Ed Selley  |  Sep 06, 2011
Some treble issues detract from the overall performance With nearly 50 years’ experience under its belt, Audio-Technica has established a reputation for building good value MM and MC phono cartridges. The AT120E is second from the top of Audio-Technica’s MM range, sitting just below the AT440MLA (£159) which has inspired its body shape and alloy tube cantilever. Where they differ is in the stylus, with the AT440MLA using Audio-Technica’s square MicroLine design, compared to the AT120E’s more conventional elliptical profile. The AT120E has a functional fit and finish illustrated by the lack of branding on its nose.
Ed Selley  |  Sep 06, 2011
An excellent performer at a very creditable price New York’s Grado Labs is truly a family business with John Grado, nephew of founder Joseph Grado, taking the company’s presidency in recent years. Alongside phono cartridges, Grado also manufactures a selection of audiophile headphones to suit a range of budgets [HFN May ’11]. The Grado Gold1 cartridge updates the previous Gold model and sits atop Grado’s entry-level Prestige Series, with five other models beneath, all named after colours with corresponding coloured dots that sit either side of the stylus assembly. These six models should actually be considered as three pairs, each comprising a standard version and a higher-end variant drawn from the same production run, but which achieved a higher specification.
Steve Harris and Paul Miller  |  Jun 08, 2011
One of Germany’s heavyweight turntable makers lightens up, giving its stylish new baby an Italian-sounding name. So is the Barzetti more than just a fashion item? Perhaps, like me, you were brought up and nurtured on the idea that all the best turntables had a suspended subchassis, so that the platter was always bouncing freely on a set of springs. But if you always hated the way a suspended platter wobbles slightly as you put the record on, and the cartridge recoils from your touch, you’ll be receptive to the concept of Gunther Frohnhoefer, Acoustic Signature’s founder and designer. ‘When I was younger,’ he says, ‘I had contact with subchassis players, like the Thorens.
Steve Harris and Paul Miller  |  May 08, 2011
Taking advantage of Ortofon’s latest cartridge range update, Pro-Ject offers a new keenly-priced plug-and-play turntable package that promises moving-coil bliss There’s always been a strand of hi-fi culture that says you have to suffer to be beautiful, an idea that you just have to go through a lot of mixing and matching, and twiddling and tweaking, to get good sound from the old vinyl LP. If you’re prey to this kind of thinking, an all-in-one, plug-and-play record deck solution just seems too easy. But why fight it, when the manufacturer will do it all for you? Pragmatic as ever, Pro-Ject offers a huge range of package options, from its basic Debut series upwards. If you’re just trying to stop your spending going much into four figures, you can try a package in the more refined Xperience series.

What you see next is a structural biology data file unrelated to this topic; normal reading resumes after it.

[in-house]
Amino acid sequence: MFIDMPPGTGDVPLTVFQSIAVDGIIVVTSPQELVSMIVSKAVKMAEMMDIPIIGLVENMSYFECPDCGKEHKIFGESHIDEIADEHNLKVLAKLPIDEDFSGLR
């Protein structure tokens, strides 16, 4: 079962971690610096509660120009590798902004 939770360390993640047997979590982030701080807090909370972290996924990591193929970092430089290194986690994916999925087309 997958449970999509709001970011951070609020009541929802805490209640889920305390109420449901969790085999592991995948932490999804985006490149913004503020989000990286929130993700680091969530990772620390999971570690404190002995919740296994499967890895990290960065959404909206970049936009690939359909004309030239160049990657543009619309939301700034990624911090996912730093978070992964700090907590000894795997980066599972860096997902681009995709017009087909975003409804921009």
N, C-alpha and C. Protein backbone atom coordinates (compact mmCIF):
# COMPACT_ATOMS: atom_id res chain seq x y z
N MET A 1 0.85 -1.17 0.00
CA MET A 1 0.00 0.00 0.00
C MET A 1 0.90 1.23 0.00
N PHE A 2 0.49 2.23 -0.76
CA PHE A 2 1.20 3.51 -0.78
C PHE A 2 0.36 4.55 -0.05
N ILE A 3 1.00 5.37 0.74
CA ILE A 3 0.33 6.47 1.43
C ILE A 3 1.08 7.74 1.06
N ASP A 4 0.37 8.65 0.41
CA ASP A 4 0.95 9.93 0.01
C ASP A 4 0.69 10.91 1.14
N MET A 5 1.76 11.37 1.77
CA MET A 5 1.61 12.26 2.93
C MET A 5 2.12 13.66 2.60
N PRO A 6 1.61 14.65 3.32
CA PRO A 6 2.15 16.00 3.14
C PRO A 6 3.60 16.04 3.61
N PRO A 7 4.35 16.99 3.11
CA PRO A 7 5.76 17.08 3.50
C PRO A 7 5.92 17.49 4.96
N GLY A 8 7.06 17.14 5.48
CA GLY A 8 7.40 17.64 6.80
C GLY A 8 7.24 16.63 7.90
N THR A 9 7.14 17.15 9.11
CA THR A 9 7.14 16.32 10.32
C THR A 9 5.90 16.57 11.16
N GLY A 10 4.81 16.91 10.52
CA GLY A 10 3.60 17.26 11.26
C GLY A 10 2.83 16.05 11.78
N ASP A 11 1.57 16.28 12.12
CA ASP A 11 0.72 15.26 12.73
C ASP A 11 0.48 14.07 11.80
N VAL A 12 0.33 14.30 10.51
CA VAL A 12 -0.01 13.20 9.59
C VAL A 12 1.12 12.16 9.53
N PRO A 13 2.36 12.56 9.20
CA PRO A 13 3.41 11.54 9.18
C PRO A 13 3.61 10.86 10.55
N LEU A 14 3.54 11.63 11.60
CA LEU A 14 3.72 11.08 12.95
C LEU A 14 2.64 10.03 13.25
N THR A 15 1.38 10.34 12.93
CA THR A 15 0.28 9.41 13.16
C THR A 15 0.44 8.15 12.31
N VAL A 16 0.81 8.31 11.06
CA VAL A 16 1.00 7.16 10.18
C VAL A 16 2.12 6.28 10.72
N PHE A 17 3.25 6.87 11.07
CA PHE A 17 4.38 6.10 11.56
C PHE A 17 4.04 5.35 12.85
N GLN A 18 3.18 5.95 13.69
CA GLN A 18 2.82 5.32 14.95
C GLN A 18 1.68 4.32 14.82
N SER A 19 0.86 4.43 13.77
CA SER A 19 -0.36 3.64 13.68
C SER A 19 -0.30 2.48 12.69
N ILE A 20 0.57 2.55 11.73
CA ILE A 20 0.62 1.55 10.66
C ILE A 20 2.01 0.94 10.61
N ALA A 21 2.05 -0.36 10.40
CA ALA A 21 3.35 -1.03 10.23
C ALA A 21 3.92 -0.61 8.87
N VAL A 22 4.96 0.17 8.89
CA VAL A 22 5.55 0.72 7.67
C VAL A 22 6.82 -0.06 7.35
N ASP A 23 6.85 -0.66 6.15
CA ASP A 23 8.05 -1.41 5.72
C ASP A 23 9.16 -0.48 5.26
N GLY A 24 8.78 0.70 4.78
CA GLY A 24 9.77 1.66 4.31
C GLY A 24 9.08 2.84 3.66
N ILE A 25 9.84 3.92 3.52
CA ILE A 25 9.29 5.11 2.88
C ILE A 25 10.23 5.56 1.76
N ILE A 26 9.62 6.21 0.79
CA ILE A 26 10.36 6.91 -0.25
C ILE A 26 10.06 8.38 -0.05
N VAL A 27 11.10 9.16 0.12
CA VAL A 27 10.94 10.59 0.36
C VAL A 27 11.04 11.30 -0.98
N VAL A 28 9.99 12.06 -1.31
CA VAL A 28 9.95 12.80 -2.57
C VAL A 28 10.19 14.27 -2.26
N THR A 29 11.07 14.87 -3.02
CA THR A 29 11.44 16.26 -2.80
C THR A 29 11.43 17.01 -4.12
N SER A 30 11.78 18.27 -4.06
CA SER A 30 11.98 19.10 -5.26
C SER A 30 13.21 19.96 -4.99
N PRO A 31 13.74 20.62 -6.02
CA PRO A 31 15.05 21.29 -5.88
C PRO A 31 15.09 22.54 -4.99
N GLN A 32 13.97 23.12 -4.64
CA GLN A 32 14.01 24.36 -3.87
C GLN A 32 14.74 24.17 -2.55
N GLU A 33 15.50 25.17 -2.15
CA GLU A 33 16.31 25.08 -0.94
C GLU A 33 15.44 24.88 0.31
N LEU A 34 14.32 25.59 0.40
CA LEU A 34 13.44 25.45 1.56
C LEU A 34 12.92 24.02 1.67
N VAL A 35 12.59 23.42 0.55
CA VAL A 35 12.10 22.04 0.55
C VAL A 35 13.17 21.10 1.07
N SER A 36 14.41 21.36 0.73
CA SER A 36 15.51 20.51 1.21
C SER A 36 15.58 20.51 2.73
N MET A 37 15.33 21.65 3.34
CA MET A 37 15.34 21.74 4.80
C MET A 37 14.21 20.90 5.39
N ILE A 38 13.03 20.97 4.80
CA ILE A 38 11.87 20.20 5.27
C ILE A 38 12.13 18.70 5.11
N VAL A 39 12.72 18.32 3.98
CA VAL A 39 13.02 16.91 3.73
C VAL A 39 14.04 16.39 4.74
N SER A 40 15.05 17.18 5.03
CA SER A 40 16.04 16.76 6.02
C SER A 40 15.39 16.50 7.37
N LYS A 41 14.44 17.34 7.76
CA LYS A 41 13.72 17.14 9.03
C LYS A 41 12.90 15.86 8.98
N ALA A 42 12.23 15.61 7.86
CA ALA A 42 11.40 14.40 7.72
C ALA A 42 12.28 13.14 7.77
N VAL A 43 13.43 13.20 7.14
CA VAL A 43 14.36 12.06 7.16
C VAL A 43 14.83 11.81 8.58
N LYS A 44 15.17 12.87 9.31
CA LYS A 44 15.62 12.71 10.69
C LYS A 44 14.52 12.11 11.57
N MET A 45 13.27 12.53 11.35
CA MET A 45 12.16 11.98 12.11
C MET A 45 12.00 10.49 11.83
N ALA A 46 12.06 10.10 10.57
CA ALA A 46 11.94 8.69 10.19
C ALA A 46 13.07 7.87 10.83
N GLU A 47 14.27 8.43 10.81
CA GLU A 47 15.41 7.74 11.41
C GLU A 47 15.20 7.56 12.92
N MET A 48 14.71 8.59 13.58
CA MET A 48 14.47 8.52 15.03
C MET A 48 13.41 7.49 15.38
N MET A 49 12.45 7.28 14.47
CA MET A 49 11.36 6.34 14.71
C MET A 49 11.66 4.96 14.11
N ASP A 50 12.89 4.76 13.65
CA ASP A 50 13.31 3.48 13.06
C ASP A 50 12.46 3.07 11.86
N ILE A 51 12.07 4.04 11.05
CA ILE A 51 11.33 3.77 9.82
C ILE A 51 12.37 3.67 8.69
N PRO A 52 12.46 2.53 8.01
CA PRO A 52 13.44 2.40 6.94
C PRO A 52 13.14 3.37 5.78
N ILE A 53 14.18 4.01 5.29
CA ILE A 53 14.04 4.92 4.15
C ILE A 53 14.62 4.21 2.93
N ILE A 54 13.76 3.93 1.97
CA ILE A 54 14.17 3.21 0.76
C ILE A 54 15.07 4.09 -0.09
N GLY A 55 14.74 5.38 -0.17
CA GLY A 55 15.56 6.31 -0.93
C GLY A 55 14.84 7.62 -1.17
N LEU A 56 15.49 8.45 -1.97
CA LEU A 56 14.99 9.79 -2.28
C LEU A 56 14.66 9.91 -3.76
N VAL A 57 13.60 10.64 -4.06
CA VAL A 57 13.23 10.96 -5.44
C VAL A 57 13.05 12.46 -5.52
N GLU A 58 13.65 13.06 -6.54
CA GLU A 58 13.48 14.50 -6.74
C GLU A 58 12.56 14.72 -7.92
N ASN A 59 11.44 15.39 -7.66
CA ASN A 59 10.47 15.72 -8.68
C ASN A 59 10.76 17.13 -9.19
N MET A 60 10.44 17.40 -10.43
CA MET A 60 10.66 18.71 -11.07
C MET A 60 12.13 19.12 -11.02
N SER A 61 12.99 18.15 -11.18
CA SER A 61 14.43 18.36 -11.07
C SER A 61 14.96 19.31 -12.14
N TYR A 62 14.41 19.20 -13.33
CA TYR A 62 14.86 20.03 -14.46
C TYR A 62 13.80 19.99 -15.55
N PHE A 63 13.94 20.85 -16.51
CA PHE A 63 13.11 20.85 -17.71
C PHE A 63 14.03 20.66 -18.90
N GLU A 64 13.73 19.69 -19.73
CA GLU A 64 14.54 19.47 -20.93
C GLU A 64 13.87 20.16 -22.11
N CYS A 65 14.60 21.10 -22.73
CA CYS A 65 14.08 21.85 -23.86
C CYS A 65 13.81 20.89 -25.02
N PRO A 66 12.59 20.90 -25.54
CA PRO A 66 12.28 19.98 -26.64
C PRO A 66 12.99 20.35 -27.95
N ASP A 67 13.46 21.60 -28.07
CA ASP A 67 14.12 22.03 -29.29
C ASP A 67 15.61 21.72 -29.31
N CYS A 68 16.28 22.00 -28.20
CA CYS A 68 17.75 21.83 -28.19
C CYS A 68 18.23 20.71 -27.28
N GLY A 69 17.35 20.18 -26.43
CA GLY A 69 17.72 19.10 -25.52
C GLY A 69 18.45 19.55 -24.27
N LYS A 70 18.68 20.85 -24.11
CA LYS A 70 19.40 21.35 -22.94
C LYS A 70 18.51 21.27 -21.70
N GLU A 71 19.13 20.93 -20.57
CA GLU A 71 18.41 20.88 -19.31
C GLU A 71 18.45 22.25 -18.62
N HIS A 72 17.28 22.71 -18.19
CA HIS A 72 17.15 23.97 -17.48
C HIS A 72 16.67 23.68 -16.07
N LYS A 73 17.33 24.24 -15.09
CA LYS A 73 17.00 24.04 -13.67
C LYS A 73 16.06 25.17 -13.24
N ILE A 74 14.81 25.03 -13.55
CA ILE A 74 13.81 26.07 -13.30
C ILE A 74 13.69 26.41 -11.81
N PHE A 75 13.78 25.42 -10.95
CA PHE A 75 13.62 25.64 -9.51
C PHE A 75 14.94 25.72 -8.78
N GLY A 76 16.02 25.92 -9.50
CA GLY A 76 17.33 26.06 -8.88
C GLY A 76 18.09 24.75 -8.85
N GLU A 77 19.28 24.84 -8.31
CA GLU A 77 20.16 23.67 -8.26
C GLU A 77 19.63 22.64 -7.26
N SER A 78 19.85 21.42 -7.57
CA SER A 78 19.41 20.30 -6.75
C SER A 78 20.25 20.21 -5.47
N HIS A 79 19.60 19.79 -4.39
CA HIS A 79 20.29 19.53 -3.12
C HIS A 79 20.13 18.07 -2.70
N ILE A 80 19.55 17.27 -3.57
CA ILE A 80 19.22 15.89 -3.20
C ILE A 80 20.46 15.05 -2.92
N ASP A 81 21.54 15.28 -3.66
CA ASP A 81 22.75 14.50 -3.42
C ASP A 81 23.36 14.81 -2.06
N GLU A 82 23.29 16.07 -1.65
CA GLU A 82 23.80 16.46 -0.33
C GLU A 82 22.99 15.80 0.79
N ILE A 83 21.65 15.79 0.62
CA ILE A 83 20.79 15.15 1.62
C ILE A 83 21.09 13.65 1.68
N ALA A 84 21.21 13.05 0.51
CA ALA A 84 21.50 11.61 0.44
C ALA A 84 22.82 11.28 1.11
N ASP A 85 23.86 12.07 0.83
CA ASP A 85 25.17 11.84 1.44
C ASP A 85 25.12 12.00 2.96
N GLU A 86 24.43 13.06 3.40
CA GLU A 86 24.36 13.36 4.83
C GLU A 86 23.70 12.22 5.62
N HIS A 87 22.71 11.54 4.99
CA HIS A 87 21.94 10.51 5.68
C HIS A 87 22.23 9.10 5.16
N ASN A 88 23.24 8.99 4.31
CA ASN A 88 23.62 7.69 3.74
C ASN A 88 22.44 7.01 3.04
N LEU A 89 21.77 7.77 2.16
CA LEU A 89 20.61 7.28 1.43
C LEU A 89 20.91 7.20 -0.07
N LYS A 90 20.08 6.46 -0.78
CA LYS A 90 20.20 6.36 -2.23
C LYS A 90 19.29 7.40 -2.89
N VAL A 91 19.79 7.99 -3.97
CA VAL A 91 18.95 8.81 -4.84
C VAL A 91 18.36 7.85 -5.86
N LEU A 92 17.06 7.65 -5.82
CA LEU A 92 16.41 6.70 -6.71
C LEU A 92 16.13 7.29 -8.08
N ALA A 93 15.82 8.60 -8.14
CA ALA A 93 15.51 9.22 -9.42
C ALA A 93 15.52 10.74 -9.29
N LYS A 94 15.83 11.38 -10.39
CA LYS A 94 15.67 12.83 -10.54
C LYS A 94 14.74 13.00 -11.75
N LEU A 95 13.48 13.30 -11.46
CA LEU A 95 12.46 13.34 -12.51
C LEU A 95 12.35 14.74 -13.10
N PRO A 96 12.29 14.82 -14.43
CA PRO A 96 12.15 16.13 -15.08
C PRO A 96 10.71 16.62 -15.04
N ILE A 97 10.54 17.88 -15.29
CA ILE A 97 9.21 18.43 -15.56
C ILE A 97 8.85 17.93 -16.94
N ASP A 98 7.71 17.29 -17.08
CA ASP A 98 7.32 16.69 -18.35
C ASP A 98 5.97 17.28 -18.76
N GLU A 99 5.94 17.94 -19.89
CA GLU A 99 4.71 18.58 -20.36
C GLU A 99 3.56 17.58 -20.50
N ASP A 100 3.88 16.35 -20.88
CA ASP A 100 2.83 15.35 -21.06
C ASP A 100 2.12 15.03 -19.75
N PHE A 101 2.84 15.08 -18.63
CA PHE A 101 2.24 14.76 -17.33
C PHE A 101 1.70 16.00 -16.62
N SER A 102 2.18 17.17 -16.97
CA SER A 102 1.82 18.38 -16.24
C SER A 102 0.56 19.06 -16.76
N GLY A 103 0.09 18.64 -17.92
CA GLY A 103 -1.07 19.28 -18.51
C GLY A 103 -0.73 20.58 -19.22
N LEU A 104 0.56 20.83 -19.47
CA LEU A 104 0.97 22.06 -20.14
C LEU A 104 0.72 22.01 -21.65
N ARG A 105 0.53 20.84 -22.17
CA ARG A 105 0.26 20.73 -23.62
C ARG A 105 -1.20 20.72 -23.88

John Bamford and Paul Miller  |  Apr 10, 2011
For its appropriately named Classic series of turntables VPI Industries of New Jersey has gone back to basics – and should score a hit with today’s vinyl enthusiasts Is it because retro is cool? Perhaps it’s the appeal of its almost plug ’n’ play simplicity… Whatever the reason (and I suspect it’s a combination of many factors, not least the ability for vinyl enthusiasts all over the world to communicate in internet forums) it’s a fact that lovers of the black stuff seem mostly to love this big, bold and brutish turntable, one that’s undeniably a throwback to the good old days when proper turntables were: well, big, bold and brutish. If you look back to our Nov ’09 issue, where we reviewed VPI Industries’ venerable Aries Scout turntable (updated to MkII status with improved tonearm and 35mm-thick acrylic platter), you will surely agree that it looks sleek and modern – very much a deck of the 21st century, one with its motor separated from the main chassis to minimise breakthrough of deleterious vibrations to platter and tonearm. The latest Classic series of turntables, however, of which this Classic 1 is the entry model, couldn’t be more different. THIRTY YEARS ON Thirty years have passed since founder Harry Weisfeld launched his first record player (the company started in 1978 by making record cleaning machines, and there are now three current versions) and consequently the Classics are being marketed to celebrate this anniversary of turntable production.
Ed Selley  |  Nov 24, 2010
The history of Garrard as a manufacturer can be traced back to World War One, when the famous jewellers to royalty wished to do ‘their bit’ for the wartime effort, ultimately setting up an ammunitions company. After hostilities ceased, the family was left with a small manufacturing plant in Swindon, which switched to the manufacture of wind-up motors for gramophones. From Tommy gun to turntables, one might say. .
John Bamford & Paul Miller  |  Sep 06, 2010
You’ve got to take your hat off to Avid Hi-Fi. Its top-of-the-range Acutus deck, first introduced 12 years ago and enhanced with the launch of the Reference outboard power supply in 2006, is certainly one beast of a turntable. Resplendent in black and silver chrome that’s polished to a mirror finish, it makes for an imposing sight atop any audiophile’s equipment rack. Want to make the ultimate statement? The deck is also available to order finished in polished 24K gold plate, though for this you’ll have to add an extra 35% to the price.